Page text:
Last week’s post about Wood Wharf was a reminder that the Isle of Dogs have had some remarkable transformations. However the Island has been subject of a few schemes of the last 350 years, some that came to fruition and others that were considered follies.
The peculiar nature of the Isle of Dogs which forms a horseshoe around which the Thames has led many to consider the possibility of creating a short cut at the top of the Island to cut down the time spent going around it. In the early 1570s, a scheme was considered by the City of London to construct a canal from the Thames at Limehouse Hole to the River Lea. They even bought in a Dutchman to survey the potential sites and come up with a plan, eventually nothing was done but it was an idea that did not go away.
A century later, in 1681, the engineer, Andrew Yarranton came up with a scheme for turning the Isle of Dogs into a ‘fishing city’, to provide safe berths for a shipping fleet and houses for fishermen. His plan was to build two parallel docks and a connecting channel, controlled by locks, with houses lining the quays for the fishermen and families. He also believed other businesses like the making of rope and nets could use the Island. The Fishing city never came to light but some of these ideas and the idea of a canal were part of the grand scheme to build West India Docks over a century later.
The building of the West India Docks between 1799 and 1806 changed the whole character of the Isle of Dogs with the top part of the Island effectively cut off by large walls, docks and the City Canal. Between 1800–5, the Corporation of London built the City Canal which had long been thought about but never built. The canal was 3,711ft long between the lock gates, 176ft wide at the surface of the water and 23ft deep at its centre, disaster struck in early 1805 when the coffer-dam failed, causing a great wave to rush through the canal. Extensive repairs were needed and the opening had to be delayed to late 1805.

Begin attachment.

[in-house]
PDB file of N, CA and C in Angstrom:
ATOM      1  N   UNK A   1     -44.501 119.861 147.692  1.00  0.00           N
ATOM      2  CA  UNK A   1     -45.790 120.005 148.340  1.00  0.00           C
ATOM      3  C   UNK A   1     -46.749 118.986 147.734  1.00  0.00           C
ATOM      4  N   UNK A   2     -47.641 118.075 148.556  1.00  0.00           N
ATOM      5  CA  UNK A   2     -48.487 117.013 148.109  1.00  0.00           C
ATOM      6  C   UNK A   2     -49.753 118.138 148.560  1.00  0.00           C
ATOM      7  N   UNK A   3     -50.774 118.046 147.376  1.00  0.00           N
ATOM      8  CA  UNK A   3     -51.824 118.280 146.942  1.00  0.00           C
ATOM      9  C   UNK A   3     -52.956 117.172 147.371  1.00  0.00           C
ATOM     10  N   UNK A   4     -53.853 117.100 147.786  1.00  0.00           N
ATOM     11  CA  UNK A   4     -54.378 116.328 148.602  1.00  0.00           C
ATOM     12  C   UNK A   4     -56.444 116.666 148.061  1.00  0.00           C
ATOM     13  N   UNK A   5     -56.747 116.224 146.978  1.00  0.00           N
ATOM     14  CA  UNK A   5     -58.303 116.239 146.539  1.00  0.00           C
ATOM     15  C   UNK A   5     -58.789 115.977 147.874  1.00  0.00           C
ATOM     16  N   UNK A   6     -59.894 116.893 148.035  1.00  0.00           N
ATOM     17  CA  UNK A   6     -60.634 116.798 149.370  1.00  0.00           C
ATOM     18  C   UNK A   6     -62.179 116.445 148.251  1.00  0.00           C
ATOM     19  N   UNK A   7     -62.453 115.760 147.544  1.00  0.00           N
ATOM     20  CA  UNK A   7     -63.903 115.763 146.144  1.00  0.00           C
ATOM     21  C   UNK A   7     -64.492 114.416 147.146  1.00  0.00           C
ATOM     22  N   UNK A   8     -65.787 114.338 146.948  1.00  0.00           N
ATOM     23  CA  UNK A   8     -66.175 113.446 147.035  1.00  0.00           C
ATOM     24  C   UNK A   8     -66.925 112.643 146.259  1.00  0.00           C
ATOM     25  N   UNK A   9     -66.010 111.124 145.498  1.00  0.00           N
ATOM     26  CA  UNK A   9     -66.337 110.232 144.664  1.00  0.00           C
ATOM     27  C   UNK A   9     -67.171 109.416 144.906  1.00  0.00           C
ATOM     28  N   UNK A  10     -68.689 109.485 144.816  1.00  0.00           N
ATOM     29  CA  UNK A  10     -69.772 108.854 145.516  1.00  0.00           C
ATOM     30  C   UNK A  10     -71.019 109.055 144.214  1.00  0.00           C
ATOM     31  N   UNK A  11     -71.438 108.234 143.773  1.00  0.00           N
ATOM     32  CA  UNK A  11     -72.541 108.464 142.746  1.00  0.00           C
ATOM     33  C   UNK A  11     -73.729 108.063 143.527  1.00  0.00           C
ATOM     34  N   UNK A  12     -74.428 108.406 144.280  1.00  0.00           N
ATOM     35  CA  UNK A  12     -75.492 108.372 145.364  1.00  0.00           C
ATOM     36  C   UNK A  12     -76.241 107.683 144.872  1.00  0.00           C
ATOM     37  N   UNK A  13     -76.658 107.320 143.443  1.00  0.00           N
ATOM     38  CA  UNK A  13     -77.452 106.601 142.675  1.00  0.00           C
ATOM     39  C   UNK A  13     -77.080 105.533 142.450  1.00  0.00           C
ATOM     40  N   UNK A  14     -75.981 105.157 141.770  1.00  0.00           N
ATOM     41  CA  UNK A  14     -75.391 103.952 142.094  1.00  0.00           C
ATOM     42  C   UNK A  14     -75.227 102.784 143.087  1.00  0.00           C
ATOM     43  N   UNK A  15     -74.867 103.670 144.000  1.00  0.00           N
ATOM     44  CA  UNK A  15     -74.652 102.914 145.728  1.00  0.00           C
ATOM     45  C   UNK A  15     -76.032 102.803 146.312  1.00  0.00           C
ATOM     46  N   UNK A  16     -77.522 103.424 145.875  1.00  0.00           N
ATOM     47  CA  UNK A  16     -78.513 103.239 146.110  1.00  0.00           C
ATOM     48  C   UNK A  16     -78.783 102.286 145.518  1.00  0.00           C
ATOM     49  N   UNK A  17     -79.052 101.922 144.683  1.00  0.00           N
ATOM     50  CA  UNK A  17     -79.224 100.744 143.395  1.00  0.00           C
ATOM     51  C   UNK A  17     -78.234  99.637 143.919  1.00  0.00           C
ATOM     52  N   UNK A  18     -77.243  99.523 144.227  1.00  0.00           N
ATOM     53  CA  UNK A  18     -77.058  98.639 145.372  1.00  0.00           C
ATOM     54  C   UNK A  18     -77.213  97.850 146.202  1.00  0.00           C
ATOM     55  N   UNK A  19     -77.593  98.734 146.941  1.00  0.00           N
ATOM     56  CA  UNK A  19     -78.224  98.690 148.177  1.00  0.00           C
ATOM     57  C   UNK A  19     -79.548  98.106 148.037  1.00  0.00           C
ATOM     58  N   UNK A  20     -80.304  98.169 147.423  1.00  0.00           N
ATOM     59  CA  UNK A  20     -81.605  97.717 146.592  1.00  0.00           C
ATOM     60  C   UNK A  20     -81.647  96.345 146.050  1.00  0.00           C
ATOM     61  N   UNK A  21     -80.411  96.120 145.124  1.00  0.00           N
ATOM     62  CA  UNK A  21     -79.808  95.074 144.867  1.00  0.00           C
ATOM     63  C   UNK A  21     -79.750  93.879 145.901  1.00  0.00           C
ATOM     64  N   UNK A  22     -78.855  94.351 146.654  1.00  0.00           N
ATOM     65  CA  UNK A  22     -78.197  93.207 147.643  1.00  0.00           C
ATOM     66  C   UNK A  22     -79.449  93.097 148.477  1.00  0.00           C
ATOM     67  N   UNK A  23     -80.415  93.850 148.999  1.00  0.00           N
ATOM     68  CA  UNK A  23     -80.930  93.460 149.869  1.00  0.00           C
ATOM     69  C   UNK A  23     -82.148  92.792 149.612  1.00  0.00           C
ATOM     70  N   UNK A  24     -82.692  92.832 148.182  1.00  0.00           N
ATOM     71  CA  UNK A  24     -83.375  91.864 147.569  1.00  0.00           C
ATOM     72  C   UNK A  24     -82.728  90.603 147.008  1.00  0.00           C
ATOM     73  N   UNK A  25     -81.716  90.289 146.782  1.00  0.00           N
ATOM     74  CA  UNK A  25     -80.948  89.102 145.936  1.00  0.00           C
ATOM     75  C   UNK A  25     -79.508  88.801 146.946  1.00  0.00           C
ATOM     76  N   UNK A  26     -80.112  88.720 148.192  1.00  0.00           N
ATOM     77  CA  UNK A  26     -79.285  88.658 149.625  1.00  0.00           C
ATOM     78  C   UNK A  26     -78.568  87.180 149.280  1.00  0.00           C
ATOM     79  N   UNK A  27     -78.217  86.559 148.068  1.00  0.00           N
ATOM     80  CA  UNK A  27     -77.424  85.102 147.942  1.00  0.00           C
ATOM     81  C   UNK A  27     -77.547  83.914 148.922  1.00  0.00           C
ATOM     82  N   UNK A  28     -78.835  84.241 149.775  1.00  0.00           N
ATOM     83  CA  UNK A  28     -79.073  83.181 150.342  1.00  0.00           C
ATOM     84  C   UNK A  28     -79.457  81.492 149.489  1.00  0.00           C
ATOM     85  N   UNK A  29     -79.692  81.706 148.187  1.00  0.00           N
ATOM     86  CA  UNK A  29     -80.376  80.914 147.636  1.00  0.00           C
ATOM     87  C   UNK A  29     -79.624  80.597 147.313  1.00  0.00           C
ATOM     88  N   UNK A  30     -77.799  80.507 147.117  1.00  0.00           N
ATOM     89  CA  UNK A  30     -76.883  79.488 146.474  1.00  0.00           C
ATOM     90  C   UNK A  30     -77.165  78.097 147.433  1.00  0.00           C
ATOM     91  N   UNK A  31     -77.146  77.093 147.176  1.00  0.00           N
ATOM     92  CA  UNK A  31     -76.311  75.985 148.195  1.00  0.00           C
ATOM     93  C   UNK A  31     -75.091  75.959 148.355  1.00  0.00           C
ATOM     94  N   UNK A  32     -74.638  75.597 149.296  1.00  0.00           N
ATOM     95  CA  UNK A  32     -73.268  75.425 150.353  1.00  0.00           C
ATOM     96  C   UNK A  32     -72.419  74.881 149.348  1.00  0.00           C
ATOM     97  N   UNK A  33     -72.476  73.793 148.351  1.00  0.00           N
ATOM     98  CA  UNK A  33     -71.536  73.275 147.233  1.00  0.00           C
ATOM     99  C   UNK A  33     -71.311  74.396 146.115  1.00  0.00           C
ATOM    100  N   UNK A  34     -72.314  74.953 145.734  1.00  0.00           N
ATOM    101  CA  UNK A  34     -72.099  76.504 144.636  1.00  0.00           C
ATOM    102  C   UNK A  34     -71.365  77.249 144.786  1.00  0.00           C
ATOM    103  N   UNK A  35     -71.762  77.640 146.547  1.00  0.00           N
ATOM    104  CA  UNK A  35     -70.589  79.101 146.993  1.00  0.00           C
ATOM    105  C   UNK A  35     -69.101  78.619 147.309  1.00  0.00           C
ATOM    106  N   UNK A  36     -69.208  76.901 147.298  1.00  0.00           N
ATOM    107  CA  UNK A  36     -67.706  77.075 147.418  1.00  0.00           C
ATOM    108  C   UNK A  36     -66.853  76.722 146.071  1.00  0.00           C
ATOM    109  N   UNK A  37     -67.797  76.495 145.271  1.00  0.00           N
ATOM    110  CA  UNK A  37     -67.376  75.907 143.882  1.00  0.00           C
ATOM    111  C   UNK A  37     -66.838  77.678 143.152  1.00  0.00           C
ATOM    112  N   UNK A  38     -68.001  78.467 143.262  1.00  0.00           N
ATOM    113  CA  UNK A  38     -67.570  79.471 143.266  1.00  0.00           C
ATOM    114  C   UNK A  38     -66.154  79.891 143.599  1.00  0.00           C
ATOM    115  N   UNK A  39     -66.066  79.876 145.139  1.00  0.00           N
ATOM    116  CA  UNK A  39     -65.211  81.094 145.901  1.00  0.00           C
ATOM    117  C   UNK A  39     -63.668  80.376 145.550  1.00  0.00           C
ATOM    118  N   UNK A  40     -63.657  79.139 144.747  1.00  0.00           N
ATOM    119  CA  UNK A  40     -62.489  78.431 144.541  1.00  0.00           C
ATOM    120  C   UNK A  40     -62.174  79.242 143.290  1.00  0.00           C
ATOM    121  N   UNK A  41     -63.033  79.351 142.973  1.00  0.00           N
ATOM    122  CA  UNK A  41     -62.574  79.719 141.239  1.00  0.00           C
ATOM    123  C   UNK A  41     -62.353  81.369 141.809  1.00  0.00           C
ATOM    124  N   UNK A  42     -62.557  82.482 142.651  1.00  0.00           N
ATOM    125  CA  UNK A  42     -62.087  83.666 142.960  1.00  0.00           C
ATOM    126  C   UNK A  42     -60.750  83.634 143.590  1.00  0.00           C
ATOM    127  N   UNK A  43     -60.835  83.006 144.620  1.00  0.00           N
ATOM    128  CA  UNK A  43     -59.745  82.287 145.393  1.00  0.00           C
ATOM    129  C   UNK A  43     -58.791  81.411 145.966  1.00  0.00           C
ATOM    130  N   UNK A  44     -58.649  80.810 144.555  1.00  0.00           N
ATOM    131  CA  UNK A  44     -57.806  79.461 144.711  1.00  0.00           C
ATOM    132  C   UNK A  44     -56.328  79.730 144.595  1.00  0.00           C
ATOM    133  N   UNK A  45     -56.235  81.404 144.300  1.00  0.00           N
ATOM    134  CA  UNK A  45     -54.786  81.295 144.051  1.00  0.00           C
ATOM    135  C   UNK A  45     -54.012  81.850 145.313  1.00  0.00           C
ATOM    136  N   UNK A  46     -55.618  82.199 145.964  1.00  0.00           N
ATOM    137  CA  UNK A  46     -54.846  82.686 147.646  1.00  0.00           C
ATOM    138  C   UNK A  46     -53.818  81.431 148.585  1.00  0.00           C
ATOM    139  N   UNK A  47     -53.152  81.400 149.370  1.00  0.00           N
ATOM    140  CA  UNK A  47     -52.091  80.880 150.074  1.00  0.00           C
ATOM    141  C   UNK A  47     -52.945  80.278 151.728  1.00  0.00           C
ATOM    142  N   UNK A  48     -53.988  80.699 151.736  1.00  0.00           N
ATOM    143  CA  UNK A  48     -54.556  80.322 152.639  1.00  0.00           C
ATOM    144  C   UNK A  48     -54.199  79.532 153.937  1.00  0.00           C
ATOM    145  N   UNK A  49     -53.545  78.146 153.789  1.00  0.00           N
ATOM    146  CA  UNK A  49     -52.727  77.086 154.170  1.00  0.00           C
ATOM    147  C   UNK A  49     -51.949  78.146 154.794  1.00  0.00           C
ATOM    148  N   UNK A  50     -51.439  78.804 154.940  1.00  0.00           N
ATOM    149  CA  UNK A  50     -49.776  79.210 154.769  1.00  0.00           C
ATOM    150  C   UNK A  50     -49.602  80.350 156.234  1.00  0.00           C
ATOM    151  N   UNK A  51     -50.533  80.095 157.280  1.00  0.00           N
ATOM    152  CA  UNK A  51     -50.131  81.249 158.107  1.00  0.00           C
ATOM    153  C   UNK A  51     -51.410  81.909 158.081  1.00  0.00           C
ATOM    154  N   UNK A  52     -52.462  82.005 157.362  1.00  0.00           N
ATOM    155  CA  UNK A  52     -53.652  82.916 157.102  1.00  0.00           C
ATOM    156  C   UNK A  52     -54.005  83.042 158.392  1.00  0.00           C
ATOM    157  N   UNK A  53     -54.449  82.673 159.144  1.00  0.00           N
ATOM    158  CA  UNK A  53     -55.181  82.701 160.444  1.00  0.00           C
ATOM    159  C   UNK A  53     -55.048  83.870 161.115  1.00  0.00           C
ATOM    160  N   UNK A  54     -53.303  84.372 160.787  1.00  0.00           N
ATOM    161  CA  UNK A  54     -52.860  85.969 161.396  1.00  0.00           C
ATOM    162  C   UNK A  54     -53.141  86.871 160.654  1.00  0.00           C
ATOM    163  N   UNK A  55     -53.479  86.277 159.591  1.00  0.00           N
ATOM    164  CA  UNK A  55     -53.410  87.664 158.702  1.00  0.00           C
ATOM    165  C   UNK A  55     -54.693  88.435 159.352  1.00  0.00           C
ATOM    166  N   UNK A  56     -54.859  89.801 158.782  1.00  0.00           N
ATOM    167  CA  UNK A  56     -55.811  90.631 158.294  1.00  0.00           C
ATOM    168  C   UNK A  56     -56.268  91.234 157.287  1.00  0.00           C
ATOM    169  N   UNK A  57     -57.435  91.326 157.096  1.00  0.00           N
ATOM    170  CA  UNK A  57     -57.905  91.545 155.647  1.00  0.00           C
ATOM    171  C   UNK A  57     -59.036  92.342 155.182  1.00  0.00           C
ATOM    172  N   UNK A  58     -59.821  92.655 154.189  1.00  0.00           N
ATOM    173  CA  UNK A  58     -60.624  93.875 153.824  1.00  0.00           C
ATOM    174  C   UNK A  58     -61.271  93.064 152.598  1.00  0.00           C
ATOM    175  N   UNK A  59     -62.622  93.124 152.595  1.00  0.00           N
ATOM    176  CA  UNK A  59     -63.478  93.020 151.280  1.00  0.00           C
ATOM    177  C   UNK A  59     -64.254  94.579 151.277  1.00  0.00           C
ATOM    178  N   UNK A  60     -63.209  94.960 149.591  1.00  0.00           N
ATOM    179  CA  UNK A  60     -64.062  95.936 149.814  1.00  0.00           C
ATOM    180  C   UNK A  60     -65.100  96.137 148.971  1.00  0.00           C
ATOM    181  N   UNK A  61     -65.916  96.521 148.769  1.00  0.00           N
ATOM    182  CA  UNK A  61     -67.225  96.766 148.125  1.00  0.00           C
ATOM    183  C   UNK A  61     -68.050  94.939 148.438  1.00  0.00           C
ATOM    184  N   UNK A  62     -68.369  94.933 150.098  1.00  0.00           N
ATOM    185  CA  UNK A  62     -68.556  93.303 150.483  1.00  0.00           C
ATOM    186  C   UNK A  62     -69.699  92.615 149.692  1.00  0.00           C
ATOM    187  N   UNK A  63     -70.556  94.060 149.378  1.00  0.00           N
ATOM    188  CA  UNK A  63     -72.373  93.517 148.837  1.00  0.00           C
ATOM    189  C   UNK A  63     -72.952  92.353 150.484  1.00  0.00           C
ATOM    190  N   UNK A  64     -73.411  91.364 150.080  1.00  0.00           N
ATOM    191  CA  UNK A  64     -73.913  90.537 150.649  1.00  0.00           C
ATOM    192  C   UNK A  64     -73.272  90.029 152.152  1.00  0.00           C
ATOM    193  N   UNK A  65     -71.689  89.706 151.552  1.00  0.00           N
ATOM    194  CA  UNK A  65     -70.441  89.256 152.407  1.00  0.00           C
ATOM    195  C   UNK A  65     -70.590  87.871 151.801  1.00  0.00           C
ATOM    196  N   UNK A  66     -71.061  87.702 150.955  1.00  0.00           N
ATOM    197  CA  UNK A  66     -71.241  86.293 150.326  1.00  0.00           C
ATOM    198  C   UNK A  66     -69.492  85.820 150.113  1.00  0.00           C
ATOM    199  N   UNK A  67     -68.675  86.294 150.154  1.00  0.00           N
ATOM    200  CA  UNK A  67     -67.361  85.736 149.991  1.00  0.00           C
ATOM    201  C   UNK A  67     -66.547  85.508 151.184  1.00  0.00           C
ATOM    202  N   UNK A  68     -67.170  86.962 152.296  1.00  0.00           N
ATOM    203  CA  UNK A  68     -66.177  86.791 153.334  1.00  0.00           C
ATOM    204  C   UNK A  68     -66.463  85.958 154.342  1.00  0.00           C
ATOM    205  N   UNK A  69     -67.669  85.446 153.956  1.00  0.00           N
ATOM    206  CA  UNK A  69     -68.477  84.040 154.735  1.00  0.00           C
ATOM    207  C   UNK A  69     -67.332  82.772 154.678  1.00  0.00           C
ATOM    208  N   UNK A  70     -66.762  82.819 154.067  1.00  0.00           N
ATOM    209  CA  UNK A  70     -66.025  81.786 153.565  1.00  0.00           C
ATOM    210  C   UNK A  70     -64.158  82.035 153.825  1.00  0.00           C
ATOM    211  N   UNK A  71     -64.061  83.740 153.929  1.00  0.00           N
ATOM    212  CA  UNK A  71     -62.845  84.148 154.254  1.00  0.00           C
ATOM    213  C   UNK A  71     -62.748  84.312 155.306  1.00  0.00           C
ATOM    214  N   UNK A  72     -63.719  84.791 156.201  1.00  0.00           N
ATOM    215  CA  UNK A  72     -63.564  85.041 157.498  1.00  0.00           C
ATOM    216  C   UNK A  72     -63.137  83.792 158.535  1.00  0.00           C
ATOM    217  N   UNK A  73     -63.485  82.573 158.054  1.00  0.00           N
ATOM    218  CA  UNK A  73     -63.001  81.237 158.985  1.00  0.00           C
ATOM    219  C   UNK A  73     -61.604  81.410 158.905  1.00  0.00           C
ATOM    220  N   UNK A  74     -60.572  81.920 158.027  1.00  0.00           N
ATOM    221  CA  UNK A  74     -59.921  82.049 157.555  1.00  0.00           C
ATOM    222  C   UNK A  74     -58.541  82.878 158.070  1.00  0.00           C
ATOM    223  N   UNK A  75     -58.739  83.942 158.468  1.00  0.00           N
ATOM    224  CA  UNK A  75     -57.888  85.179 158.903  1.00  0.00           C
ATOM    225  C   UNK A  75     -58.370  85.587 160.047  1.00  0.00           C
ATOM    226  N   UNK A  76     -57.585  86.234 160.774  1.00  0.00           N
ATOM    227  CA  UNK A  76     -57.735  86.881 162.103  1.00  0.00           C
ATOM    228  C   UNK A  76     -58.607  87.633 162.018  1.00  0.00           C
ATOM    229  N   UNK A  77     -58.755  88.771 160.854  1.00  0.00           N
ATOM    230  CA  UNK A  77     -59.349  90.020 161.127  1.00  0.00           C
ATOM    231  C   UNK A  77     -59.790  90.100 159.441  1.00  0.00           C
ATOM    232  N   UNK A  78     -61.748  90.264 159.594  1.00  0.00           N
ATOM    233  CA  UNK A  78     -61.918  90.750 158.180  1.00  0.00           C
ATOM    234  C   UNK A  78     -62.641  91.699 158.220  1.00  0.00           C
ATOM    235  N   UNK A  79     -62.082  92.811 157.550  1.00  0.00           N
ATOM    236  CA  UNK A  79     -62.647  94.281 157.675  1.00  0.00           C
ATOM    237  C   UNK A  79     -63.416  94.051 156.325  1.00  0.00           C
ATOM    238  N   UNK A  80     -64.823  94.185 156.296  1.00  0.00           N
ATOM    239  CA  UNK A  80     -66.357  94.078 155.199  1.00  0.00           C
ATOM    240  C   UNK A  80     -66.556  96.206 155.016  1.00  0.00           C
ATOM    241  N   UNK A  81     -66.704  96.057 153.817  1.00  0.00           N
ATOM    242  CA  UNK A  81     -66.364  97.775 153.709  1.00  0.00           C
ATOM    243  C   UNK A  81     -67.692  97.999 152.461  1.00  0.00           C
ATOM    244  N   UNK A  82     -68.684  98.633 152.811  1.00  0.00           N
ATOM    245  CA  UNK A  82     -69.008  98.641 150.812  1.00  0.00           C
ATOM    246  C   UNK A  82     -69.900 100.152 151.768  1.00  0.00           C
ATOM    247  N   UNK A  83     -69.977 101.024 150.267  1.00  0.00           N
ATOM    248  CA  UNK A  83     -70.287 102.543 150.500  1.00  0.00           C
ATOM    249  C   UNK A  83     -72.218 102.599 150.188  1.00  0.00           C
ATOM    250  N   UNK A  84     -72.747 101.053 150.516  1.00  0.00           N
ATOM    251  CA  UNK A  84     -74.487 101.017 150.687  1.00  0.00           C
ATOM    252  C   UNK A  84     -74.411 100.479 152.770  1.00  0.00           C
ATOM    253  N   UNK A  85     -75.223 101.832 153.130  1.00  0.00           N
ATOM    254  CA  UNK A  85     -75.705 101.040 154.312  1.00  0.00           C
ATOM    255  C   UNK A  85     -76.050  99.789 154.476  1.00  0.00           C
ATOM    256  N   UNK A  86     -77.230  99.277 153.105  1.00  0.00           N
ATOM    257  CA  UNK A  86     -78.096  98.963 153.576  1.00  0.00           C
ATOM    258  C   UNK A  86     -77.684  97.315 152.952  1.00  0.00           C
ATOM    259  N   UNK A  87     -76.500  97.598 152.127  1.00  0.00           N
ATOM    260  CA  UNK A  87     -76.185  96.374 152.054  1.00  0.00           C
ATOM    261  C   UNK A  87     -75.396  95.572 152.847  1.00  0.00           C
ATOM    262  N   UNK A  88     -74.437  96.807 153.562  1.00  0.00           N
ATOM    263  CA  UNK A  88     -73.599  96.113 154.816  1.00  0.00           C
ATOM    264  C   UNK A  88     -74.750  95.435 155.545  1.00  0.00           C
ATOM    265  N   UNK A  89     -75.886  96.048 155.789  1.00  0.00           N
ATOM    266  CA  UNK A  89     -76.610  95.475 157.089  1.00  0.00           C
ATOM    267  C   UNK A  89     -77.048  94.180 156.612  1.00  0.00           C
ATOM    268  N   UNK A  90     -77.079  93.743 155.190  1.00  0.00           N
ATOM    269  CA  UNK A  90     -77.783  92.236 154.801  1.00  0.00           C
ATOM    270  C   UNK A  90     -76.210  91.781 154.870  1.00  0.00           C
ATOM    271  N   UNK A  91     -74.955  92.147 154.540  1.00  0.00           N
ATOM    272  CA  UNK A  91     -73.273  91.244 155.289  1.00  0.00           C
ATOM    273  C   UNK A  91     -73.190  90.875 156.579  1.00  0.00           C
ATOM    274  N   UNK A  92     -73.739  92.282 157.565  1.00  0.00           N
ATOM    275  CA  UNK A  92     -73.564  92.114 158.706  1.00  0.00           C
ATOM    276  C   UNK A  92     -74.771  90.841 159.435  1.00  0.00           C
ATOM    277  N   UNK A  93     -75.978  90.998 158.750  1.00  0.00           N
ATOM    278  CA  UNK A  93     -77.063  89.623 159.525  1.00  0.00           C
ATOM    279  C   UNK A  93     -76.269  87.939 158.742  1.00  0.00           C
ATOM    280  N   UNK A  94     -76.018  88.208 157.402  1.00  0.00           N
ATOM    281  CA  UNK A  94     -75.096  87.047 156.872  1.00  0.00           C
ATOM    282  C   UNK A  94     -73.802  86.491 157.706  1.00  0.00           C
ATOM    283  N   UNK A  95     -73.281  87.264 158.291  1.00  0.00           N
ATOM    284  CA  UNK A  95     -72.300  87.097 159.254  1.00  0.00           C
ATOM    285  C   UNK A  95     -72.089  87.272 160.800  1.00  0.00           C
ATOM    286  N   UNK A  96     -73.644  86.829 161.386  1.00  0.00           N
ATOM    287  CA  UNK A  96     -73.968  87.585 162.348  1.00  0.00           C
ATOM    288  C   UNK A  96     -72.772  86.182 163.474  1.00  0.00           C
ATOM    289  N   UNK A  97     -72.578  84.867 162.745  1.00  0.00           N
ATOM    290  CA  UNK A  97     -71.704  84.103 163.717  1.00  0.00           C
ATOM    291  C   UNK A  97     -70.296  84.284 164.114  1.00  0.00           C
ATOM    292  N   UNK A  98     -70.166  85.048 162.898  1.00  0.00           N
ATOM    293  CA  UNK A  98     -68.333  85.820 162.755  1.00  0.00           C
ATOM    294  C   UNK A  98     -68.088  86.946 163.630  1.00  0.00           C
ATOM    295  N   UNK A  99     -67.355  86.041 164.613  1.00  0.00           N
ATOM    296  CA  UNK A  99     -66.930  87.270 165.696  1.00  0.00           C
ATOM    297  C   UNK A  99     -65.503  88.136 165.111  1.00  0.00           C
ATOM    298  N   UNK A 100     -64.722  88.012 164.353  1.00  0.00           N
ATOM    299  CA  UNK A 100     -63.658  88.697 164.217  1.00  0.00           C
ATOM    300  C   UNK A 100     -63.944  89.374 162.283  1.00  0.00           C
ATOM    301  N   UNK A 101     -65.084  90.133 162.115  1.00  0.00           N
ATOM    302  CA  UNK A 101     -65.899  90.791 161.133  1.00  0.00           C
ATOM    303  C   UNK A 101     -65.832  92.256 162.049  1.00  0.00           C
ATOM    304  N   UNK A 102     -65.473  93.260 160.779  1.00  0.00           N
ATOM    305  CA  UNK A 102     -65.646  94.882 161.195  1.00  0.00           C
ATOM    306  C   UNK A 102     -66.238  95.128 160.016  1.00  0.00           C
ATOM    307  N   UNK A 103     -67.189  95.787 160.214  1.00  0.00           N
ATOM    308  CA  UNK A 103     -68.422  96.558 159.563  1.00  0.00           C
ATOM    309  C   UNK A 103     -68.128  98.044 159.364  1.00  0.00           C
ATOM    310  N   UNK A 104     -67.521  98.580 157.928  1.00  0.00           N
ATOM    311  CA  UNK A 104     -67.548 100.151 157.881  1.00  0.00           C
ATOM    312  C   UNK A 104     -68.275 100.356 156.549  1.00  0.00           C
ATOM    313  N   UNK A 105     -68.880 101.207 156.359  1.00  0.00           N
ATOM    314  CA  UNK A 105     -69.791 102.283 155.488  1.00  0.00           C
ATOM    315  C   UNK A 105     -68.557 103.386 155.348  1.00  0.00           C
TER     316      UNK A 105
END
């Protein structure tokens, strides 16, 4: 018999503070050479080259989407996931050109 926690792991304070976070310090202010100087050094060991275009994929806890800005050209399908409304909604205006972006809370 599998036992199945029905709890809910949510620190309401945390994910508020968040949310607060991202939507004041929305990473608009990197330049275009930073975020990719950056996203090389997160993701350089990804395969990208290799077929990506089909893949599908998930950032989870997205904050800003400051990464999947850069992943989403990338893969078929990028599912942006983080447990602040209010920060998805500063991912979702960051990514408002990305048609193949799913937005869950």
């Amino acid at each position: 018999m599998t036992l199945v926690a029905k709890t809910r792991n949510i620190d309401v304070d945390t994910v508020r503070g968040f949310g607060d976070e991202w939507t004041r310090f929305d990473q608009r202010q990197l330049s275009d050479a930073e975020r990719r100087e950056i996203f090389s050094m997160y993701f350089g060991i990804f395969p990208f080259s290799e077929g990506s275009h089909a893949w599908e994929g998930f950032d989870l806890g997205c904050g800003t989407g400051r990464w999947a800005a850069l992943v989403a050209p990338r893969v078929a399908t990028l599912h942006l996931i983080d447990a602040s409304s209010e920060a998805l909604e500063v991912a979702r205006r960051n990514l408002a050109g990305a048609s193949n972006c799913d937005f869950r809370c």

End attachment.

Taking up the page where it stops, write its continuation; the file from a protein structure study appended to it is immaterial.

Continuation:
The City Canal was not a success because the cost of going through the short cut was not really worthwhile. Eventually the West India Dock company bought the canal in 1829 and turned it into the South Dock. This was not the end of the docks expansion with the heart of Island turned into Millwall Dock in the 1860s.
Despite the success of the docks, Philip Revell developed a plan of the 1870s to clear the whole Island and build an island fortress for the defence of London. It was not taken that seriously but was an interesting idea with what seemed to be locks on the Thames.
Even as recently as the 1930s, people were looking at reintroducing a passageway through the Island, a newspaper report gives more details.
An ingenious scheme for shortening the course of the Thames in London by about two and a half miles and converting the Isle of Dogs into a vast docks is advocated by Mr. H. Bragg, L.R.I.B.A., in the current issue of Modern Building Construction (says the London “Daily Chronicle”).
Mr Bragg proposes that the present U-shaped course of the river encircling the Isle of Dogs should be “cut out,”, and that a straight cut be constructed across the north part of the isle between Bugsby’s Reach and the Lower Pool. This could be done, he suggests, by widening the present West India Import Dock and extending it to the river both east and west.
Mr Bragg’s other proposals are:— Five new docks to be built on the Isle of Dogs, A river wall to be constructed along the south bank of the river from Lower Pool to the east end of Greenwich Reach and then across the present land to the river west of Woolwich Reach. Mr Bragg proposes that the ground between the new docks should be utilised not only as wharfage and warehousing space, but also for the erection of dwellings for dock workers with attractive gardens and children’s playgrounds.